Rantz: Seattle Fire turns units offline, spends hundreds of thousands in overtime
Seattle Mayor Jenny Durkan’s COVID-19 vaccine mandate has caused an historic staffing crisis within the Seattle Fire Department.
SFD is routinely turning units offline due to a lack of staff. The department is leaning on significant overtime hours to fill open 24-hour shifts. Not only does this lead to staff burnout, but SFD is spending hundreds of thousands of dollars in the process. But it’s still not enough.
From engines to aid cars, the department can’t find enough staff to fill vacancies on weekends. The “brownouts” will likely extend into weekdays, stressing a department that was understaffed before the vaccine mandate.
While the mayor finally acknowledged the staffing crisis at the Seattle Police Department, she’s been silent about the SFD problems.
Seattle Fire is turning units offline
SFD went into Halloween weekend knowing it would be down staff in significant numbers. Still, SFD is downplaying the crisis, claiming to have only separated from seven. Internally, however, Chief Harold Scoggins sounded some alarms.
“There will be shifts where staffing falls below 220, and we have to take units out of service,” Scoggins wrote in an all-staff email last Wednesday. “I want to encourage you to sign up for any overtime shifts you can work. We know weekend shifts are harder to fill, and with many special events happening and the holidays nearing, we will need your help even more.”
Saturday staffing was minimally impacted due to overtime. Still, two aid cars are out of service — one in Northgate and another in Downtown/Belltown. But according to two sources, at least the following units were offline due to staffing shortages on Sunday:
A-2 24hr Aid car Belltown
A-25 24 hr Aid car Capitol Hill
A-5 24 hr Aid car Pioneer Square
A4 12 hr Aid car Belltown
A31 12 hr Aid car Northgate
M-18 24 hr Medic Unit Ballard
E8 24 hr Engine Queen Anne
E32 24 Engine Alaska Junction/West Seattle
Additionally, one source says Rescue 1 is down one rescue tech, only running with three instead of four. Two of the online units were sent to the Seahawks game on Sunday.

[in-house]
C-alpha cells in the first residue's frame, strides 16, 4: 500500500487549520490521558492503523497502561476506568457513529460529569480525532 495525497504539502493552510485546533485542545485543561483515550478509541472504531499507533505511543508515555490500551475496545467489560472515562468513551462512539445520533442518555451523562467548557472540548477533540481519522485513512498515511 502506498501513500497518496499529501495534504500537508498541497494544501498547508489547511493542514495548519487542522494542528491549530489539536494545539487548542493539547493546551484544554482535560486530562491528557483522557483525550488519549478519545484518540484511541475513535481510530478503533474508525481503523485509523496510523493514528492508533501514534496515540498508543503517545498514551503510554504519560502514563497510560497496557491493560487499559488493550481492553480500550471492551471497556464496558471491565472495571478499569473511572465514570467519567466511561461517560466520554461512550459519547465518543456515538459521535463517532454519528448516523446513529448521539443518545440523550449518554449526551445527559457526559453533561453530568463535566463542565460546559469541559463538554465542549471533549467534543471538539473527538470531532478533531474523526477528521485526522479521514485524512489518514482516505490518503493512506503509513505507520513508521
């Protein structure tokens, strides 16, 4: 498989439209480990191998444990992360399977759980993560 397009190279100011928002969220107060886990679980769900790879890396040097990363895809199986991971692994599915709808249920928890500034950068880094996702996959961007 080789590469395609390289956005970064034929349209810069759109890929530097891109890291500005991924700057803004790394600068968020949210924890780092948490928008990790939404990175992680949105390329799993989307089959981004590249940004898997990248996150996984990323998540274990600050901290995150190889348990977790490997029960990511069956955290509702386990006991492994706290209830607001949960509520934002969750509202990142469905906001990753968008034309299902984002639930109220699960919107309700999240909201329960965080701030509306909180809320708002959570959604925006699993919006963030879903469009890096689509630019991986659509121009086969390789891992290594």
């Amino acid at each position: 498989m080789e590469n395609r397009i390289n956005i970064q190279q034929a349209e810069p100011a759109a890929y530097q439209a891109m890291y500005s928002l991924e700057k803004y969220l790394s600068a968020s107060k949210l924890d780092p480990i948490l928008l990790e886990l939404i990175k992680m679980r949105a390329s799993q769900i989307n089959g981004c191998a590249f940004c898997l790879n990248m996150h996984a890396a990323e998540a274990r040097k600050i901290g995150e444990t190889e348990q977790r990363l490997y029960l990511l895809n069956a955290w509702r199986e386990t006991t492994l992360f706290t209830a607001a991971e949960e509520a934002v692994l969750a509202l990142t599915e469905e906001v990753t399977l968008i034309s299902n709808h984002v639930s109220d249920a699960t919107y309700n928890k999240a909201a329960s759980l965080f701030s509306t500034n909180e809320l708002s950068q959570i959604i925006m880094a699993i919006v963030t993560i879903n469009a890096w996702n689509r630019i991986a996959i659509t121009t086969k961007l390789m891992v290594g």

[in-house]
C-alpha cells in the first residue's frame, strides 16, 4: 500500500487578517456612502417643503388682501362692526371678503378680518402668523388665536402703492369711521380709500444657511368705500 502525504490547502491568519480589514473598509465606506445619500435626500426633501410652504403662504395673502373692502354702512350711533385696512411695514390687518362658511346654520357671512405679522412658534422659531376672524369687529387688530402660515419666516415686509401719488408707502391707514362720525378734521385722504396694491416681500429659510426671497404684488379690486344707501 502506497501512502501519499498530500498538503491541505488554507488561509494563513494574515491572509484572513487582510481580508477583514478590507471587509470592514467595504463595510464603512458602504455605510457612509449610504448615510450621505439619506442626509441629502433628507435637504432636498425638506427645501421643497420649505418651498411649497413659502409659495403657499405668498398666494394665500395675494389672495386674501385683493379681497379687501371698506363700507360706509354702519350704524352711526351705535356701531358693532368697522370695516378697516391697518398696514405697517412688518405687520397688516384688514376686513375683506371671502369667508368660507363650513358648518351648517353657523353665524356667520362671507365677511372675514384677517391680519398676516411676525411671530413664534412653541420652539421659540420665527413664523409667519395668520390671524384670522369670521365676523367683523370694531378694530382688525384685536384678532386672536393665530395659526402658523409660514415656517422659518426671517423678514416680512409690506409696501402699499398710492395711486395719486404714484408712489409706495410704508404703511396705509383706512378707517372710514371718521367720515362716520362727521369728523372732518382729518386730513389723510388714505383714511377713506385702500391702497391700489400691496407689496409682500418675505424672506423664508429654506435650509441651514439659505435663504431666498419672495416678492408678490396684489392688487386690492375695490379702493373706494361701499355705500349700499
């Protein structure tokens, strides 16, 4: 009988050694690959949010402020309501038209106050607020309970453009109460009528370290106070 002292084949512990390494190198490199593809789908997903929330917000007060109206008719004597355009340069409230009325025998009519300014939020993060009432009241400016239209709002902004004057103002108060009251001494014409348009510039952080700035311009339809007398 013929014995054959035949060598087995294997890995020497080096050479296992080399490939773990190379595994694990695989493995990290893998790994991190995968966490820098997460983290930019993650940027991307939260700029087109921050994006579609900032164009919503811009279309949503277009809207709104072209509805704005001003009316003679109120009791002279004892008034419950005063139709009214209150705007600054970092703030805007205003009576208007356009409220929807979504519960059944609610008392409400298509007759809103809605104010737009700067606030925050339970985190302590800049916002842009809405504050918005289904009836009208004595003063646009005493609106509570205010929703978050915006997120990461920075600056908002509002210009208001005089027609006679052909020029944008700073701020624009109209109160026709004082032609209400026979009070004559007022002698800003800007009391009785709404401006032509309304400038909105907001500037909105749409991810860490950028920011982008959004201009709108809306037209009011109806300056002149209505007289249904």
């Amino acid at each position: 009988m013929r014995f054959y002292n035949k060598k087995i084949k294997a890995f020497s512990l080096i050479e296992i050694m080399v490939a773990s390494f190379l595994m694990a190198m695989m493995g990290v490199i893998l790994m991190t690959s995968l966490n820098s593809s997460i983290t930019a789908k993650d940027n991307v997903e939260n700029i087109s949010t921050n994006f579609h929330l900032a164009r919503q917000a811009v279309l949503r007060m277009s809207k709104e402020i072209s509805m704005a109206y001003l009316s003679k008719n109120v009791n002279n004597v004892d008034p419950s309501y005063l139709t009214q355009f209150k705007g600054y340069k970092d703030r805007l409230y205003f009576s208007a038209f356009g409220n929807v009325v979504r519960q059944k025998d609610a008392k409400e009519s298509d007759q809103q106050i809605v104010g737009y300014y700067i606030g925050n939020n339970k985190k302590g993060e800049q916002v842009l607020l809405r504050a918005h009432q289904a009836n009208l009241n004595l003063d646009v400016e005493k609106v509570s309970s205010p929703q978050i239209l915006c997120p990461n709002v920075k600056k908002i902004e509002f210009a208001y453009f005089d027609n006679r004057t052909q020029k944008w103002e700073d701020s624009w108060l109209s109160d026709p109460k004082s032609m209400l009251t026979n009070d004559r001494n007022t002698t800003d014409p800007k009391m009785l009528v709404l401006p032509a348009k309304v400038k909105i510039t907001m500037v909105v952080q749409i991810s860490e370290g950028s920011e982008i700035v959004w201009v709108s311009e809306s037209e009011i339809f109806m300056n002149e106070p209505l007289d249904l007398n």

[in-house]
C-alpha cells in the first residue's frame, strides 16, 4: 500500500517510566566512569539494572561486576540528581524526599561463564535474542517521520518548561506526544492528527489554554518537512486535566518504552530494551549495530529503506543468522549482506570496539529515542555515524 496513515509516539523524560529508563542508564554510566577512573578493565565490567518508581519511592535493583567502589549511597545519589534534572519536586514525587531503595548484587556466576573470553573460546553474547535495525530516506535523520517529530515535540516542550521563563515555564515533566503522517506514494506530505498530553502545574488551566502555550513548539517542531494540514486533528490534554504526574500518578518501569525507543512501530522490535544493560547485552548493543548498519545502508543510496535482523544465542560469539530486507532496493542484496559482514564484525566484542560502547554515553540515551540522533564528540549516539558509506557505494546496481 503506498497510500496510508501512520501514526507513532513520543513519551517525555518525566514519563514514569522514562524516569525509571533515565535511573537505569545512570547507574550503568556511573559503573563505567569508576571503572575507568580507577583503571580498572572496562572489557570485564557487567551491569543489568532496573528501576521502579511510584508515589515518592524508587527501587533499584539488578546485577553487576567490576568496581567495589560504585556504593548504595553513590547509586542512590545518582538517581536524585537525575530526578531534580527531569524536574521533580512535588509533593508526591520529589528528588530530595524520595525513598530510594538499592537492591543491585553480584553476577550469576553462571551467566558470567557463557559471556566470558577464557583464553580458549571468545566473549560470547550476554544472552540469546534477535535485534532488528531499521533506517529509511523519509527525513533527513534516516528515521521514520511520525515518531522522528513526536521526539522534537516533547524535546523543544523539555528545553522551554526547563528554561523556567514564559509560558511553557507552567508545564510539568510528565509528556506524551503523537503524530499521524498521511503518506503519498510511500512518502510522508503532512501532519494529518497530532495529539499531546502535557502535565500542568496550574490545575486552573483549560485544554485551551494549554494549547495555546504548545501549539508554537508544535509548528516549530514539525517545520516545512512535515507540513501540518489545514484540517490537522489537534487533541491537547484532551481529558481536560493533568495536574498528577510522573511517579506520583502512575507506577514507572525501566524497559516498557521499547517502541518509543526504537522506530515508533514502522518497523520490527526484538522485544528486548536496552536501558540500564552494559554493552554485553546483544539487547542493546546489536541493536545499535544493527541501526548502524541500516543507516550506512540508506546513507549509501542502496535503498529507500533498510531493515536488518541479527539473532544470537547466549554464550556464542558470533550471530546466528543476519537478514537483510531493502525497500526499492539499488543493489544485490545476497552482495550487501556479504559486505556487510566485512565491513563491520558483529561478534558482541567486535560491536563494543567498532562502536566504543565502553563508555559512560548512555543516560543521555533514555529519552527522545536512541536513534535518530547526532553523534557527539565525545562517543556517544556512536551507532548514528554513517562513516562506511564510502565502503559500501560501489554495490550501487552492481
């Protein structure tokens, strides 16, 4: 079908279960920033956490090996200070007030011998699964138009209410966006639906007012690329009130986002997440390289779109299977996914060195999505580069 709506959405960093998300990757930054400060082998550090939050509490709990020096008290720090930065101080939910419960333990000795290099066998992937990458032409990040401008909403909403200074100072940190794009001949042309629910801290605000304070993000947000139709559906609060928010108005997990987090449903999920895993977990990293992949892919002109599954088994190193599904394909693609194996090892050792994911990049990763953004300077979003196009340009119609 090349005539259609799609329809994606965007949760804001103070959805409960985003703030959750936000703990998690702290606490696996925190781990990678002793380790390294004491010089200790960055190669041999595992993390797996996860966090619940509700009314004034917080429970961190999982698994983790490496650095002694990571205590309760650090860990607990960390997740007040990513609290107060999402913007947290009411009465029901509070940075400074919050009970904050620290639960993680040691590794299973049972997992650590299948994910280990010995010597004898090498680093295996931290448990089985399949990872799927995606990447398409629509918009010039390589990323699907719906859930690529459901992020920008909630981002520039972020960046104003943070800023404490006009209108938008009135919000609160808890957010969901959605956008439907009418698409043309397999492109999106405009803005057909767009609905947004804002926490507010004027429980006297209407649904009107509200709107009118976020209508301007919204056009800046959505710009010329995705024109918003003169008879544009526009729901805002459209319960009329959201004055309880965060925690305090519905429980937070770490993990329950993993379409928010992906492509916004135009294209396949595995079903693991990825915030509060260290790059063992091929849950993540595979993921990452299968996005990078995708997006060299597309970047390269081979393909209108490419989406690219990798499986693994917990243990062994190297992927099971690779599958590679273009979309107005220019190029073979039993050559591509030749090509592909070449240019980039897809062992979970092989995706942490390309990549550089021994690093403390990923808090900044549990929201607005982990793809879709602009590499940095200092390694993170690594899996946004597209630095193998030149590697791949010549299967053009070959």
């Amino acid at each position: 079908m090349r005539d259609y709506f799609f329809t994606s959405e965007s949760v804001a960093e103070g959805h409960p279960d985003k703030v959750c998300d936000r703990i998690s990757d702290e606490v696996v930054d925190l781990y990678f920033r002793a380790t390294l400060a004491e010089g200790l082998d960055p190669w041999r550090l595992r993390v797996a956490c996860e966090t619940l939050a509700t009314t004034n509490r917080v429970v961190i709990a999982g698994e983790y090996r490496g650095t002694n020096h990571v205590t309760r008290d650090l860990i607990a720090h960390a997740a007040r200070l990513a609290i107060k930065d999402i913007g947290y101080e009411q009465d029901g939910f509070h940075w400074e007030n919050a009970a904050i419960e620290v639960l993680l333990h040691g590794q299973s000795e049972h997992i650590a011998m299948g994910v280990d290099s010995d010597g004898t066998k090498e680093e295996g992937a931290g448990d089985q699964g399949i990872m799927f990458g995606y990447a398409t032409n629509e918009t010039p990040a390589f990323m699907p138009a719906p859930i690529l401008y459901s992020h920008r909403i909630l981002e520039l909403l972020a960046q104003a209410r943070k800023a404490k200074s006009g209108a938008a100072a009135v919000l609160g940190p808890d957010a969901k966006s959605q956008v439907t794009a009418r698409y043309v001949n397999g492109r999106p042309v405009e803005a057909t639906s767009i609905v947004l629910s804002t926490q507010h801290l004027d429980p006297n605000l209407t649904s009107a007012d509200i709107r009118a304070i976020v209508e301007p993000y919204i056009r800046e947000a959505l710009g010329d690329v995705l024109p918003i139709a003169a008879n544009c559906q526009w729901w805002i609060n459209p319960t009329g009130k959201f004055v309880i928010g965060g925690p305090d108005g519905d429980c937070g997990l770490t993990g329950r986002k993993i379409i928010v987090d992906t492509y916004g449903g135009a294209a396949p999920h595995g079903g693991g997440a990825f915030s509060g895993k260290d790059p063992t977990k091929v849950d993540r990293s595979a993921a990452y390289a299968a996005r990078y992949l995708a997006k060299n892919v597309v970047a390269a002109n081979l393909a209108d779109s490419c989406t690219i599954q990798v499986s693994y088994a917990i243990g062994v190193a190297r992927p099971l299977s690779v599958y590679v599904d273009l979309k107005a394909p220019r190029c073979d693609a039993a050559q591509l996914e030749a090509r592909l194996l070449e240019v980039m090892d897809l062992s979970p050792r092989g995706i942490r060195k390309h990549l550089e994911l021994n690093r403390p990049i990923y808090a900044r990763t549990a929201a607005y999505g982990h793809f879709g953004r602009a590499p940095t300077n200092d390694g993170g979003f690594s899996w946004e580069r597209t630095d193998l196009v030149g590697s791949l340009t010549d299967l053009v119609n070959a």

“The city is without firefighters today,” one firefighter tells me. “Someone will die today as a result.”
Last weekend, they experienced similar issues. On Saturday, Oct. 23, SFD had five aid units and Air10 out of service, SFD confirmed. But it usually only confirms after constant prodding and public shaming. It knows when units are offline, but it withholds that information when initially asked.
SFD spending tens of thousands a day in overtime
Seattle Fire spends somewhere between $32,000 and $100,000 a day on overtime, depending on who you ask.
After downplaying the numbers of staff sidelined due to Durkan’s vaccine mandate, SFD now acknowledges the mandate impacted at least 84. This does not account for the early retirements before the vaccine mandate deadline hit. Of the 84, 72 are members of Operations, including firefighter/EMTs, firefighter/paramedics, and chief officers.
“If we average the 72 number across our four platoons (shifts), that equals approximately 18 overtime positions per day needing to be filled. With this estimate, the department is currently spending approximately $32,500 per day for overtime specifically as a result of the mandate,” SFD spokesperson Kristin Tinsley told the Jason Rantz Show on KTTH via email.
Tinsley also acknowledges this number does not account for “additional overtime spots we fill daily due to current vacancies that is [sic] not accounted for in the above funding amount provided.”
$100,000 a day in overtime?
SFD Lieutenant Jeff Vale from the union thinks the department’s figures are low. He says it’s more like $100,000 a day.
“So they have called … 60-80 firefighters in those vacant seats who would normally be off that day, and they’re paying them time and a half to do so, and that equates to, conservatively, $100,000 a day in overtime. That’s totally unnecessary,” Vale said on the Jason Rantz Show, speaking personally and not on behalf of the SFD.
Vale notes his calculation includes the average pay of a firefighter, plus time and a half.
“And they’re long shifts, right? 24-hour shifts. And you’ve got paramedics who get paid more, you’ve got lieutenants who get paid more than the average firefighter. You’ve got captains who get paid even more than the average firefighter. And then you have the regular firefighters,” Vale explained. “So, yeah, I’m ballparking that average. That’s why I say conservatively $100,000 a day is what there is, what they’re approximately looking at right now over the weekend and today.”
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